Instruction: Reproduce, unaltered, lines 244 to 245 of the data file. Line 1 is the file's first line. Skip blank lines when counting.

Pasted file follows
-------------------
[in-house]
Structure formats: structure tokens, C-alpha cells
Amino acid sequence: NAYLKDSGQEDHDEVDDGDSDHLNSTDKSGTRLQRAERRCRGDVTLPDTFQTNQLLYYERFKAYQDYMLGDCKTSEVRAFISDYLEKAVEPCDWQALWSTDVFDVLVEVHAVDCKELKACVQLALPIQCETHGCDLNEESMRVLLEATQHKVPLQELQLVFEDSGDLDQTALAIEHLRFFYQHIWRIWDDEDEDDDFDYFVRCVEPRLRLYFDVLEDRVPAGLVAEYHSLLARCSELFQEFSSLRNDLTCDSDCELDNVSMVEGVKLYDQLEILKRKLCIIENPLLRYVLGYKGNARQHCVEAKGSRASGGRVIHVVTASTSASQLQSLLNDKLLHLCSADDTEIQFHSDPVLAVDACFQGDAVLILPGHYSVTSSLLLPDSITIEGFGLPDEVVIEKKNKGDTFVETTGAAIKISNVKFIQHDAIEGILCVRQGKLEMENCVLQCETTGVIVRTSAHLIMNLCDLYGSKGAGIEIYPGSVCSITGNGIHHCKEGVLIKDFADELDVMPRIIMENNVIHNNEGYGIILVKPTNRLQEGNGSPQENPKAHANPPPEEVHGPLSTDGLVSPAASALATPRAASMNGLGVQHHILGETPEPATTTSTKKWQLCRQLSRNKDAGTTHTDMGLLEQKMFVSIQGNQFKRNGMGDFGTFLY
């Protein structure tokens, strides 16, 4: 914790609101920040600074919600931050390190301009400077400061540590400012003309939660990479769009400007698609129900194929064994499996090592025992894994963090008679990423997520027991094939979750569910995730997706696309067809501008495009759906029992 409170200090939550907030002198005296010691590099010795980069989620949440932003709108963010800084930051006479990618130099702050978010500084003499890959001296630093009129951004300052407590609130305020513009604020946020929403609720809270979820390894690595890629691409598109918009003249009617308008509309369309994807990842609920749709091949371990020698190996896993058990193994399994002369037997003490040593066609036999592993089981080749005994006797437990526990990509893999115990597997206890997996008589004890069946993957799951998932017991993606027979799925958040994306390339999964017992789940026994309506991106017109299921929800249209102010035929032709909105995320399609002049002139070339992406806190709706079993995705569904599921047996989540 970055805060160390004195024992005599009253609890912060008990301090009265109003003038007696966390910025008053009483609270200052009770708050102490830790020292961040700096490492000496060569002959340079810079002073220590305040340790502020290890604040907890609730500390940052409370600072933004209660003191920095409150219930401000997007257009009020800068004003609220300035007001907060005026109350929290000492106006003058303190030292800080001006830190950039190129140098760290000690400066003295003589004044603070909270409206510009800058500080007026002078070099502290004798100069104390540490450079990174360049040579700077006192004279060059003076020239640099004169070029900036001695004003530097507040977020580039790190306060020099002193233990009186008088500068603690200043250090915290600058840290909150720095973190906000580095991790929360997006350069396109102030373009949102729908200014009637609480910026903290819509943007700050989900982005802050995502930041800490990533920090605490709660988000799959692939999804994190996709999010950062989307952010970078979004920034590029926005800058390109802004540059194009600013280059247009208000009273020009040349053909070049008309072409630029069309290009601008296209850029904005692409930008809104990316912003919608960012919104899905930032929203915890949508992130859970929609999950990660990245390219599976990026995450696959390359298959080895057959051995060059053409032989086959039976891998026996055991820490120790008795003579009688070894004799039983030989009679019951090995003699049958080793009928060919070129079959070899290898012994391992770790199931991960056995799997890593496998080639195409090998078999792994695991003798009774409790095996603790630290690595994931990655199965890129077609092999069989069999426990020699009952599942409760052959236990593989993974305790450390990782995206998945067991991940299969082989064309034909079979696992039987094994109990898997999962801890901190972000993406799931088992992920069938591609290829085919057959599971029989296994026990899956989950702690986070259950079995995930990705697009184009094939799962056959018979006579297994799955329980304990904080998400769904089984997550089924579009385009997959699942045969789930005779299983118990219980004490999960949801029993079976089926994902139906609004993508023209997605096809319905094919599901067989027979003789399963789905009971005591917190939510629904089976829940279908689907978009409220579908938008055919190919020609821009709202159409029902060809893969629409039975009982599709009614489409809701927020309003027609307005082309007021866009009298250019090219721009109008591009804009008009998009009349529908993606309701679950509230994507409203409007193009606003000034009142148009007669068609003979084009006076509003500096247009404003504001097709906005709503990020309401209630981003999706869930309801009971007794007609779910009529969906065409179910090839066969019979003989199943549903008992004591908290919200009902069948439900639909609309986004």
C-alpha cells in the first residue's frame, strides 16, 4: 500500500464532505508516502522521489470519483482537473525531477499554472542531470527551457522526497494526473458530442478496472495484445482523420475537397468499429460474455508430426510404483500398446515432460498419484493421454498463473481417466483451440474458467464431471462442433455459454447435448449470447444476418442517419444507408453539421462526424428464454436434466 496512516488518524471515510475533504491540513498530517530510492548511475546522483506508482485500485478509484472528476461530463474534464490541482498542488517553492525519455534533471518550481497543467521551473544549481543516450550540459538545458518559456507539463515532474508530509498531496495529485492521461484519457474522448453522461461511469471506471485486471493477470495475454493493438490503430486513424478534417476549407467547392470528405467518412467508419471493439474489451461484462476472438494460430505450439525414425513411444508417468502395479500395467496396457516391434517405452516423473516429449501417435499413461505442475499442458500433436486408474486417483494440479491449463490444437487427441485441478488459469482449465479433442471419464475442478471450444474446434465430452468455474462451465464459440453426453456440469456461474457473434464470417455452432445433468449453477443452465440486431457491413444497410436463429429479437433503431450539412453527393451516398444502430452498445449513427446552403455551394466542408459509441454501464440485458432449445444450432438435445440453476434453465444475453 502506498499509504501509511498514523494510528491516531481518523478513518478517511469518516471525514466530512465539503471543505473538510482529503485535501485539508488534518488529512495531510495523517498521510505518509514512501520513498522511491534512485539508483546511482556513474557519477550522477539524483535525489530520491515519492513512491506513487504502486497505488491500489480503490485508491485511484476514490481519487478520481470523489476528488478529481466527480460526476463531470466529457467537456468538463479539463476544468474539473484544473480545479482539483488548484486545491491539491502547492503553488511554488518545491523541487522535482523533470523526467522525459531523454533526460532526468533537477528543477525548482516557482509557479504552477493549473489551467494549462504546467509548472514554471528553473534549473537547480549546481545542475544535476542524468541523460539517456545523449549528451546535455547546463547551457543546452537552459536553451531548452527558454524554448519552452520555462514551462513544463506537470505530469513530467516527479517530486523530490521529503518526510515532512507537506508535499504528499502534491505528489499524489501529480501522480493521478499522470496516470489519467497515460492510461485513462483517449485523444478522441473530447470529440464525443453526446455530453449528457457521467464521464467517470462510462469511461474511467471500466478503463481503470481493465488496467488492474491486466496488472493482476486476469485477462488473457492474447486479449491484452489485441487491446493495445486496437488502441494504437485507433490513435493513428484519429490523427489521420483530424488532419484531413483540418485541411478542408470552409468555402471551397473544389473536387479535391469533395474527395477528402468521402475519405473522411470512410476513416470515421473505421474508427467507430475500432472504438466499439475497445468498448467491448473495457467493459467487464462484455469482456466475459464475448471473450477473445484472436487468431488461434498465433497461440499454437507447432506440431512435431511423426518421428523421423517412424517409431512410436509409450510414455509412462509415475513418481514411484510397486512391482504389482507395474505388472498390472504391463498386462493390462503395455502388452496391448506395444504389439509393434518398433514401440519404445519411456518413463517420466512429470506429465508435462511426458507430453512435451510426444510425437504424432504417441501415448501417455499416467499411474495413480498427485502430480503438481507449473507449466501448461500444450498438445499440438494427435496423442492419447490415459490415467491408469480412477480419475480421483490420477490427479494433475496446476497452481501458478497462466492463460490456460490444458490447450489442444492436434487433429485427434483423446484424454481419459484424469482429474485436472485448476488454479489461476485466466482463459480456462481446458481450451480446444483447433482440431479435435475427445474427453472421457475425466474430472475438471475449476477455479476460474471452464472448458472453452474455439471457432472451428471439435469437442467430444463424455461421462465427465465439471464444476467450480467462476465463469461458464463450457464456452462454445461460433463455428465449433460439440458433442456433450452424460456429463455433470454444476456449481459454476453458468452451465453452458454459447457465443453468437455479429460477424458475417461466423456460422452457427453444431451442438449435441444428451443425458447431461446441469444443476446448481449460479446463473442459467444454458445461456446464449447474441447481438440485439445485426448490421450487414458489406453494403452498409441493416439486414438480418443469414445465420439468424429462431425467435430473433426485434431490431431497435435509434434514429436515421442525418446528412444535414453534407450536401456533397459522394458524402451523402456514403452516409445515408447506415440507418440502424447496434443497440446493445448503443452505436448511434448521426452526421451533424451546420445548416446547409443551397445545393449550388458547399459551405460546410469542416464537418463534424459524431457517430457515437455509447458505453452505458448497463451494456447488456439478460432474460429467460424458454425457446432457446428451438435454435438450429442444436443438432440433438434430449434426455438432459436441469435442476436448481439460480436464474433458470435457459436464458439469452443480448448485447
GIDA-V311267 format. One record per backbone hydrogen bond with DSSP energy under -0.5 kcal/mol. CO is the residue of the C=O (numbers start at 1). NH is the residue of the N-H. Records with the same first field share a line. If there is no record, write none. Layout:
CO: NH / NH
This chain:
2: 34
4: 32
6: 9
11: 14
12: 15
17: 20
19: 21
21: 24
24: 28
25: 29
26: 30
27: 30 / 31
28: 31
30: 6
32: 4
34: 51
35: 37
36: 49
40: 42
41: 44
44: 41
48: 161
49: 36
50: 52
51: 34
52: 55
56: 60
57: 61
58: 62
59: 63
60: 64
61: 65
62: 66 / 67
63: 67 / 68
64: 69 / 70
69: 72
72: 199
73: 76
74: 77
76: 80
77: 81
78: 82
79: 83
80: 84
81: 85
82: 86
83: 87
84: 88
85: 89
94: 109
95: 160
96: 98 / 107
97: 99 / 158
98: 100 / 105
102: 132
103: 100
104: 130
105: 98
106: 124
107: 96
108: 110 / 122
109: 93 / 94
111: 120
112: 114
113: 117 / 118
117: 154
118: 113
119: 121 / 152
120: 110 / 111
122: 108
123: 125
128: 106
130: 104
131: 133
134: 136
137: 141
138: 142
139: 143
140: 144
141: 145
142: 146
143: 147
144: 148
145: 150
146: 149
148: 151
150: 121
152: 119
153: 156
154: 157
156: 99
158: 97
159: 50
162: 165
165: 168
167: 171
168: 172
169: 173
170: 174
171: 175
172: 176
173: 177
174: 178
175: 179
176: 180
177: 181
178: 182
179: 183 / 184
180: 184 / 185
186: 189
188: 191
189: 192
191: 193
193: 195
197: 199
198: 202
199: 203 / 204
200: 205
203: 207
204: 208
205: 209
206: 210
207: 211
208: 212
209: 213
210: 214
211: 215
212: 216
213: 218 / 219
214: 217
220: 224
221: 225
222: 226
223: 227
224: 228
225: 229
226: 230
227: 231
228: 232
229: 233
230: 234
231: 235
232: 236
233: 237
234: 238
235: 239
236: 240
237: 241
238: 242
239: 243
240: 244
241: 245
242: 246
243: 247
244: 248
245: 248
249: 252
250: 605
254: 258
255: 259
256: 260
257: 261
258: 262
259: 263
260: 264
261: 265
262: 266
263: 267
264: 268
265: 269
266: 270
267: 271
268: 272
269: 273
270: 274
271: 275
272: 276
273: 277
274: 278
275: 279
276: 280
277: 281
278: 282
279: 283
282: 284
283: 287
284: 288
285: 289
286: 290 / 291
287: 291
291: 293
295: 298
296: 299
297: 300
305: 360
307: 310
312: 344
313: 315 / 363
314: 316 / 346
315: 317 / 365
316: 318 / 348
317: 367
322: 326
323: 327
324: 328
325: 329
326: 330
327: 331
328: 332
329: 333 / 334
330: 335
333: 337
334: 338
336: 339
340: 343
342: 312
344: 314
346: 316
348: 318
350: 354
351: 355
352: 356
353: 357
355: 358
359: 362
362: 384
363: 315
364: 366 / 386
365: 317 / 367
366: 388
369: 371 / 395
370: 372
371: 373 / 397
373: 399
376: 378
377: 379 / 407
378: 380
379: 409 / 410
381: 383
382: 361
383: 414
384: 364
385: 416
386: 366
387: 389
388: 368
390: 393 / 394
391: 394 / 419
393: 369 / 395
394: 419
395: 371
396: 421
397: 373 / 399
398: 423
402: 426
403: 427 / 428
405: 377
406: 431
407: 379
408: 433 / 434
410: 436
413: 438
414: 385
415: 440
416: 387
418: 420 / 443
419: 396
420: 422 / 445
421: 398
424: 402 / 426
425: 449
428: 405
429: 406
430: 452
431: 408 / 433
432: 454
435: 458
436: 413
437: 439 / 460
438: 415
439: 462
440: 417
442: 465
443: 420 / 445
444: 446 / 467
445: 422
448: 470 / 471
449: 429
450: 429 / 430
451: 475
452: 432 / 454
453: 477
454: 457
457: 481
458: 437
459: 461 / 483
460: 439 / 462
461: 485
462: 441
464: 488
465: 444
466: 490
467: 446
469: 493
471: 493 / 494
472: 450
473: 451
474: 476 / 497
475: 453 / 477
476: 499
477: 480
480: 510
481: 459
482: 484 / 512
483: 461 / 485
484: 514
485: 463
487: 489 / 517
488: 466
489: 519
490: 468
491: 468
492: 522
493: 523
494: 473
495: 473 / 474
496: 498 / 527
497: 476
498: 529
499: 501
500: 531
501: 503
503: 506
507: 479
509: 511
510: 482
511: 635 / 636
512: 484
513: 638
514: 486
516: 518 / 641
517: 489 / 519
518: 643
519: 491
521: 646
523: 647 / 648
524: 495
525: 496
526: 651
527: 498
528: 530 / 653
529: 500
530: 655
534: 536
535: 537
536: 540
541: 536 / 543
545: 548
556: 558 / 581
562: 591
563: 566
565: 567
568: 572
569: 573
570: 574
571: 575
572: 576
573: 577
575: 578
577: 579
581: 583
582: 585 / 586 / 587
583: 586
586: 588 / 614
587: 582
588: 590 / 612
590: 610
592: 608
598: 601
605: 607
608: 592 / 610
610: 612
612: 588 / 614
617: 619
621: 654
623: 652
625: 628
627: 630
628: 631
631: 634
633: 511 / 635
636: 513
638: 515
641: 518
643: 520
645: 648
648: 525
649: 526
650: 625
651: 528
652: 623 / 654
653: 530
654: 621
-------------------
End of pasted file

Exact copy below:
377: 379 / 407
378: 380